Comments

Our study included 2 cases of cyst in torsion, 3 cases of bleeding cysts and 2 cases of simple painful cysts. According to the literature, complicated cysts are formal and urgent indications for surgery or laparoscopic surgery [7]. Our patients showed no defect, nor contra-indication to surgery. This was largely a financial problem. Ultrasound-guided puncture appeared as an alternative to surgery, given its low cost and its good tolerance described in the literature [8]. For some authors [9-12], the results of ultrasound-guided puncture of ovarian functional cysts are similar to those observed in the case of no treatment. But our results observed after puncture of complicated functional cysts seem very convincing. There were no post procedure complications. On the contrary, functional signs dominated by pain in all cases, nausea and vomiting in 3 cases immediately decreased in 3 cases at D1, in 2 cases at D1, and in 2 other cases, before D8. The management required no hospitalization. Two failures to complete removal of these complicated cysts were noted in our series. It is an absence of complete evacuation due to a biloculated or triloculated aspect of the cyst. The fine character of walls made them difficult to visualize on ultrasound, but are not an argument for the absence of benignancy of the cyst. We were cleared by the results of cytology, which showed no cellular atypia. The ultrasound-guided puncture of ovarian cysts was performed by trans-parietal approach in our study. But the most suitable approach accepted by all is the trans-vaginal one. Our choice of ultrasound-guided puncture of benign cysts by transparietal approach was justified by the fact that the trans-vaginal probe is not always available in Africa, even in the central-level hospitals like Teaching Hospitals. Our different punctures of cysts were performed in an ultrasound room under local anesthesia without sedation and under antibiotic prophylaxis. In the literature [7], this procedure is not performed in an operating theater to avoid possible infectious complications [12]. We staved off this possibility by an antibiotic prophylaxis that seems to have been effective since none of our seven patients presented infectious complications in short (D1 to D8) and medium term (D30). Our study demonstrates thus that ultrasoundguided puncture of cysts, even complicated is a procedure that is not heavy, and which can be performed in any ultrasound room. It does not threaten the obstetrical future of patients because 3 of them (42.9%) were reviewed a year after in the context of the follow-up of an evolutional pregnancy. Our follow up period in this study was one year. Probably, it was insufficient to eliminate an absence of relapse of cysts that we punctured. To prevent this relapse, some authors, such as Mesogitis et al. [13] suggest that the puncture of cysts should be complemented by an intra-cystic injection of Methotrexate.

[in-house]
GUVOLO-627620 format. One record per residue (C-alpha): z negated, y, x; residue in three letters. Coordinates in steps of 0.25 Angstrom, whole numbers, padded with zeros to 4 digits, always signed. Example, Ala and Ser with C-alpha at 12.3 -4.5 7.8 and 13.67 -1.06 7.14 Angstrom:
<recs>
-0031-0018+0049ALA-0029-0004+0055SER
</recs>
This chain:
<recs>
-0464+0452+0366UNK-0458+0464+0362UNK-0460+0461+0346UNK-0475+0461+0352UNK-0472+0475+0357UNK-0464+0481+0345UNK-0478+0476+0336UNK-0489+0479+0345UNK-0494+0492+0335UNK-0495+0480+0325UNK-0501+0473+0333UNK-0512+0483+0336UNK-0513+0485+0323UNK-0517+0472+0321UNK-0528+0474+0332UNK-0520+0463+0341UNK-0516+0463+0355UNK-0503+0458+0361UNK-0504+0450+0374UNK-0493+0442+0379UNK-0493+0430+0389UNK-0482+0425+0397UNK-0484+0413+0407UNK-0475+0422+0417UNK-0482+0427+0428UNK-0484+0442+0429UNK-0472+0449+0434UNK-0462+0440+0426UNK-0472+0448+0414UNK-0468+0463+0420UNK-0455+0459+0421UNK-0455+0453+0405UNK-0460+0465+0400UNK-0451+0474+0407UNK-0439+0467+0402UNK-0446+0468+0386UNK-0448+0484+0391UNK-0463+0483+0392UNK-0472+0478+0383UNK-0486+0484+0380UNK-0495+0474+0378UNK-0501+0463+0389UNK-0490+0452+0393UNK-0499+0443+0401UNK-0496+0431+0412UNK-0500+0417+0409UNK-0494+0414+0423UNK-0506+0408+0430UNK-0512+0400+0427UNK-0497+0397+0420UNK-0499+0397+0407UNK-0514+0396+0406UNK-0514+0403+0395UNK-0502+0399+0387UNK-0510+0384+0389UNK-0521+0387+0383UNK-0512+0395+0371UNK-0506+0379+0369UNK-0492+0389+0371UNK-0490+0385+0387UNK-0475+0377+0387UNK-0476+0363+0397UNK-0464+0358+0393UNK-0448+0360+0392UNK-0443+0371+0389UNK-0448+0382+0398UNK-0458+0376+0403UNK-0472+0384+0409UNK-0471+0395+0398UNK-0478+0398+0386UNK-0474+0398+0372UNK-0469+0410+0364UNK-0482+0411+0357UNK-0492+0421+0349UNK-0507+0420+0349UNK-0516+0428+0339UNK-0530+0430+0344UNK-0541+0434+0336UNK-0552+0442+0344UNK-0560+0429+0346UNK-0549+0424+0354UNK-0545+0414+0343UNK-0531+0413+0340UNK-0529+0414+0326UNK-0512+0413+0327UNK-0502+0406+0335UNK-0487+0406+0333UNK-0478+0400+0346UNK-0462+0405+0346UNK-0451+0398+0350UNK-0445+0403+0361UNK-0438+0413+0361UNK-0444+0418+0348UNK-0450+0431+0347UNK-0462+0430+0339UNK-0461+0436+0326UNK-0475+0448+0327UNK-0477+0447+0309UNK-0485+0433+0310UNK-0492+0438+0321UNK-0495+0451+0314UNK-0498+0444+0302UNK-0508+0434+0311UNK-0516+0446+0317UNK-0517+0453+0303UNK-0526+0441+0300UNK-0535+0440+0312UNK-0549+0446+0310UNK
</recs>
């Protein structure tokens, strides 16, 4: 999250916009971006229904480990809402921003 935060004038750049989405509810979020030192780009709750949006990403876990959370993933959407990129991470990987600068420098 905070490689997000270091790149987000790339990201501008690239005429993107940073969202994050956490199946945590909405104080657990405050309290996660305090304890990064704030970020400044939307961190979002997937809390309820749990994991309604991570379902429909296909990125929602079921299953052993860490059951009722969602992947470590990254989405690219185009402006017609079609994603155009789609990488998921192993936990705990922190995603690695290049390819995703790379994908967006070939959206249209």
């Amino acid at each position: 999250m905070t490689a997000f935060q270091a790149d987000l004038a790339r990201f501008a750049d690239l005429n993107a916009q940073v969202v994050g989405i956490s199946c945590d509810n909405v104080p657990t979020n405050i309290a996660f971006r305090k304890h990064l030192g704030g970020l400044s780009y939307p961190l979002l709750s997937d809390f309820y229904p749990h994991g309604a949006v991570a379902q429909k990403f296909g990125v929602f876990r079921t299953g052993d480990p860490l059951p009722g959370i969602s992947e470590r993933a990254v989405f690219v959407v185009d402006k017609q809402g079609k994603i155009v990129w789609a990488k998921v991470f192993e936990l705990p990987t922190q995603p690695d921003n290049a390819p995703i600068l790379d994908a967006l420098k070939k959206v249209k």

Conclusion

Ultrasound-guided puncture of benign ovarian cysts, even complicated is a procedure that is easy to perform in a tropical environment. It is inexpensive because it requires no hospitalization nor general anesthesia and operating room rental. It is a well tolerated and effective technique that can be performed by transparietal approach, even if vaginal approach remains the most appropriate procedure that deserves to be given greater importance. The ultrasound-guided puncture of benign ovarian cysts appears as an alternative to surgery. Despite our small series, we find here the opportunity to draw our colleagues’ attention on the need for a multidisciplinary management of diseases in sub-Saharan Africa.